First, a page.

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- When and how to use email reminders
- What software do I really need for academic work on Mac?
- Captions, cross-references, and lists in Miscrosoft Word
- Papers 3: still disappointing
- 5 things to keep out of OmniFocus
- Collaboration in academic writing: software and beyond
- Overcoming OmniFocus' myopia: OmniOutliner and the yet-to-be-discovered academic planning software
- Tags or folders? Depends on the file.
- Annotating PDFs with Highlights
Richard Johnson on Annotating PDFs with High… Magnus Nordborg on Papers 3 library searchable by… Ylper on Never end your email with… Jessica Jewell on Never end your email with… Lauren on Never end your email with…
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Tag Archives: Keynote
Originally posted on Academic workflows on a Mac:
My favorite podcaster Lucy Kellaway went into an open attack on PowerPoint (for those who wonder, Power Point is Windows presentation software also used by Mac users who have not discovered Apple Keynote). Not…
These two Keynote slides illustrate some principles of animation described in an earlier post. The first slide starts with a screenshot of Garr Reynold’s Presentation Zen website. The words “stop being boring” are captured by a separate screenshot of the same screen … Continue reading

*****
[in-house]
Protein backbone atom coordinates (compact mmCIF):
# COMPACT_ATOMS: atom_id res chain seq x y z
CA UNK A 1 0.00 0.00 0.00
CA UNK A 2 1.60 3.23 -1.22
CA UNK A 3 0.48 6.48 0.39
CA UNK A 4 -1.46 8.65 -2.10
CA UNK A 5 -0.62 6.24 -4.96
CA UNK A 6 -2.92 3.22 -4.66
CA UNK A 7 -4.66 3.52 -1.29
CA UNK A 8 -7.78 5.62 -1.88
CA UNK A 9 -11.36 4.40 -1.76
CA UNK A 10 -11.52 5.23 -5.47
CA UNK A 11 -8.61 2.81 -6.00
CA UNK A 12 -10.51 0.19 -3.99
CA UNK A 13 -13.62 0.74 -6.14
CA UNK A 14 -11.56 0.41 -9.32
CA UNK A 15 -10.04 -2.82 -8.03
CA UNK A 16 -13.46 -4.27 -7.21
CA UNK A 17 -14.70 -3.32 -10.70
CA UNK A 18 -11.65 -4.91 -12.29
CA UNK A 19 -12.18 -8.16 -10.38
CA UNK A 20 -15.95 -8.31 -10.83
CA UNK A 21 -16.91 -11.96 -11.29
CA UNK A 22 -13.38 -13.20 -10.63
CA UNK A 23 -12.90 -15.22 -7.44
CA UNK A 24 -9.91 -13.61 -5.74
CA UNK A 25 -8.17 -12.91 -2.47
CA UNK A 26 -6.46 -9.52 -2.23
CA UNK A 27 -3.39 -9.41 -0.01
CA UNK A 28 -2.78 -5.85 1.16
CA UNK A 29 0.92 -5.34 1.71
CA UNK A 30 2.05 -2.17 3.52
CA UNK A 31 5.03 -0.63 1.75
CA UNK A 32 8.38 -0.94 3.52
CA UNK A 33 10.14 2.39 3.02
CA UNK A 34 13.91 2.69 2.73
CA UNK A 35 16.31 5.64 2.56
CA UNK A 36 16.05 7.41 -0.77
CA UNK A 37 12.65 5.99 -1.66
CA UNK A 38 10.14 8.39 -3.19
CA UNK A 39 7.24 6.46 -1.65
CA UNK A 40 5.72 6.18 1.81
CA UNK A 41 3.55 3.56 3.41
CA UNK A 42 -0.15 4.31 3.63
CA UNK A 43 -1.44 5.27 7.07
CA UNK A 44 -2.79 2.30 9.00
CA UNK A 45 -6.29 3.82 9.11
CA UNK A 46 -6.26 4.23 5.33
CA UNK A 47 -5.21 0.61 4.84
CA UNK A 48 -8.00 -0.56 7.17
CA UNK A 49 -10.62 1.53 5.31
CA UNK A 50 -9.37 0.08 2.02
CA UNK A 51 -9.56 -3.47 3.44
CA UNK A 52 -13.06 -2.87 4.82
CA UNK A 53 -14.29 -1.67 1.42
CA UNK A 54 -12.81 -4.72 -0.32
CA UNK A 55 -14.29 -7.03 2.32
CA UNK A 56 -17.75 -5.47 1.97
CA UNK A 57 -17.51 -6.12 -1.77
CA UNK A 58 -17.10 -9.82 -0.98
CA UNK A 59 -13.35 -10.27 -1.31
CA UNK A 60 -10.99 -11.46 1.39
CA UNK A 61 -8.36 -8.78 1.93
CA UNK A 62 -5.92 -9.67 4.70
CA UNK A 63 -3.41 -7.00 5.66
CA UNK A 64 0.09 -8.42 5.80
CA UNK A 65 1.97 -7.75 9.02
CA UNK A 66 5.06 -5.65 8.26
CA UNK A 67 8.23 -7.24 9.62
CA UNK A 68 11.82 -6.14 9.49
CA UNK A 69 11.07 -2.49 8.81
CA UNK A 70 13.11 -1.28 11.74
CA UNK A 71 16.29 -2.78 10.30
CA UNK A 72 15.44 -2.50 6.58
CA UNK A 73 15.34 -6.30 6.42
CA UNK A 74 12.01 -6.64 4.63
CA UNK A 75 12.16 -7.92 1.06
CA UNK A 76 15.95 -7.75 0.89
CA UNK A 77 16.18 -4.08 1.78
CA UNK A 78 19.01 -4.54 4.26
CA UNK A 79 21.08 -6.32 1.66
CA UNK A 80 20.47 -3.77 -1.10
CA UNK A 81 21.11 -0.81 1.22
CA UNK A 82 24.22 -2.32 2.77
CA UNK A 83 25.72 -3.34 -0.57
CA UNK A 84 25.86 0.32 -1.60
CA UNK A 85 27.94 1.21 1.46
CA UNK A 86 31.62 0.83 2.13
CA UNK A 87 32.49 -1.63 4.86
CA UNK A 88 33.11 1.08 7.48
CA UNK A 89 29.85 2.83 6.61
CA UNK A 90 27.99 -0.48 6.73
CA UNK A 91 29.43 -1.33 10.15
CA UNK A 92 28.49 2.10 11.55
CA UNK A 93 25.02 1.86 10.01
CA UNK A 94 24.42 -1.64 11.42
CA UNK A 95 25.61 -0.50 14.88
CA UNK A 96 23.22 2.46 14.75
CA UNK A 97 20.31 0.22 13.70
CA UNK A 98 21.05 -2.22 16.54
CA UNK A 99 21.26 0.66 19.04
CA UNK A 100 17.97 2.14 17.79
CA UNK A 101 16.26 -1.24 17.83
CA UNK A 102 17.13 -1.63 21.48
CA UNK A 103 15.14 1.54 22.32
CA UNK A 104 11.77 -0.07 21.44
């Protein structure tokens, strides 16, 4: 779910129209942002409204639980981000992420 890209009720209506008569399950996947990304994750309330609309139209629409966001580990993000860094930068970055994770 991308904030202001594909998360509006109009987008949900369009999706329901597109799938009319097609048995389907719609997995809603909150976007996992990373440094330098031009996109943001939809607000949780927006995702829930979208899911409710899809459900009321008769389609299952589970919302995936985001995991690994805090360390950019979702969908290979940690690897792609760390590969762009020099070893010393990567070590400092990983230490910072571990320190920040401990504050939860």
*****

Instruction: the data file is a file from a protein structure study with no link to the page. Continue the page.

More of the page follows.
One of the best things about using a Mac is getting to use Keynote. It is a powerful and beautiful alternative to working with power point. Keynote has flexible and easy-to-use animations (called “Builds”) and transitions between slides which can … Continue reading
There are only two real scarcities in the world: the scarcity of time and the scarcity of attention. In public speaking, you engage with both. You can’t afford to waste time or to lose the attention of your audience. Good … Continue reading
I recently commented on the declining quality of academic talks driven by the logic of conference organizers, for whom ‘a presentation’ often means nothing more than a set of slides. We can counteract this decline by taking the preparation of our … Continue reading
A meeting of an academic board. Ten people. Eight Macs. One PC. The PC is projecting PowerPoint bullet lists about academic excellence, technological innovation, and social transformation. The presenter reads to the audience what is displayed on the screen, line … Continue reading